Impact of Passaging Primary Skeletal Muscle Cell Isolates on the Engineering of Skeletal Muscle

Tissue Eng Part A. 2024 Jun 14. doi: 10.1089/ten.TEA.2024.0044. Online ahead of print.

Abstract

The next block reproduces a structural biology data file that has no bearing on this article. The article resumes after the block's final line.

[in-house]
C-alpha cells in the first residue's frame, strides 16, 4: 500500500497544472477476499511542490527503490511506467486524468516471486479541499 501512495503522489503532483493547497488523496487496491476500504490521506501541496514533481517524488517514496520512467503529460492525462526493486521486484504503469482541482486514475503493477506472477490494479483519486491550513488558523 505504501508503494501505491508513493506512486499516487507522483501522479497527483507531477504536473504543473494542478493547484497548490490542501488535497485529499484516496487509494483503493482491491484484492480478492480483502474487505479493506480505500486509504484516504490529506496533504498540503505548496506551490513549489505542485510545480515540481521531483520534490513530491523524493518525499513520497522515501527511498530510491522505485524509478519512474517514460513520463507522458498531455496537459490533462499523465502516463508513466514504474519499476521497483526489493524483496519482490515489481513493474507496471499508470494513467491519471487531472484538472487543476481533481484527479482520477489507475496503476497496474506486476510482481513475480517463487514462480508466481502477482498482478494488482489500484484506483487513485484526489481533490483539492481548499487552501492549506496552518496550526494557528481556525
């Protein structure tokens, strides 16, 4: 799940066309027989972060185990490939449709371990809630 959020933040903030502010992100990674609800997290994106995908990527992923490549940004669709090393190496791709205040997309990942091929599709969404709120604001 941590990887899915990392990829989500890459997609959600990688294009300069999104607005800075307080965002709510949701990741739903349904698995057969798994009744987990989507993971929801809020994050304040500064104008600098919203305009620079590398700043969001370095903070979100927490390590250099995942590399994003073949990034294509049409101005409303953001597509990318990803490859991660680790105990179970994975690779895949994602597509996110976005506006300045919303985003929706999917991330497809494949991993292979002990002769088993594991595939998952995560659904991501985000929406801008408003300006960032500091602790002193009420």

Volumetric muscle loss (VML) is a clinical state that results in impaired skeletal muscle function. Engineered skeletal muscle can serve as a treatment for VML. Currently, large biopsies are required to achieve the cells necessary for the fabrication of engineered muscle, leading to donor site morbidity. Amplification of cell numbers using cell passaging may increase the usefulness of a single muscle biopsy for engineering muscle tissue. In this study, we evaluated the impact of passaging cells obtained from donor muscle tissue by analyzing characteristics of in-vitro cellular growth and tissue-engineered skeletal muscle unit (SMU) structure and function. Human skeletal muscle cell isolates from three separate donors (P0-Control) were compared to cells passaged once (P1), twice (P2), or three times (P3) by monitoring SMU force production and determining muscle content and structure using immunohistochemistry. Data indicated that passaging decreased the number of satellite cells and increased the population doubling time. P1 SMUs had slightly greater contractile force and P2 SMUs showed statistically significant greater force production compared to P0 SMUs with no change in SMU muscle content. In conclusion, human skeletal muscle cells can be passaged twice without negatively impacting SMU muscle content or contractile function, providing the opportunity to potentially create larger SMUs from smaller biopsies, thereby producing clinically relevant sized grafts to aid in VML repair.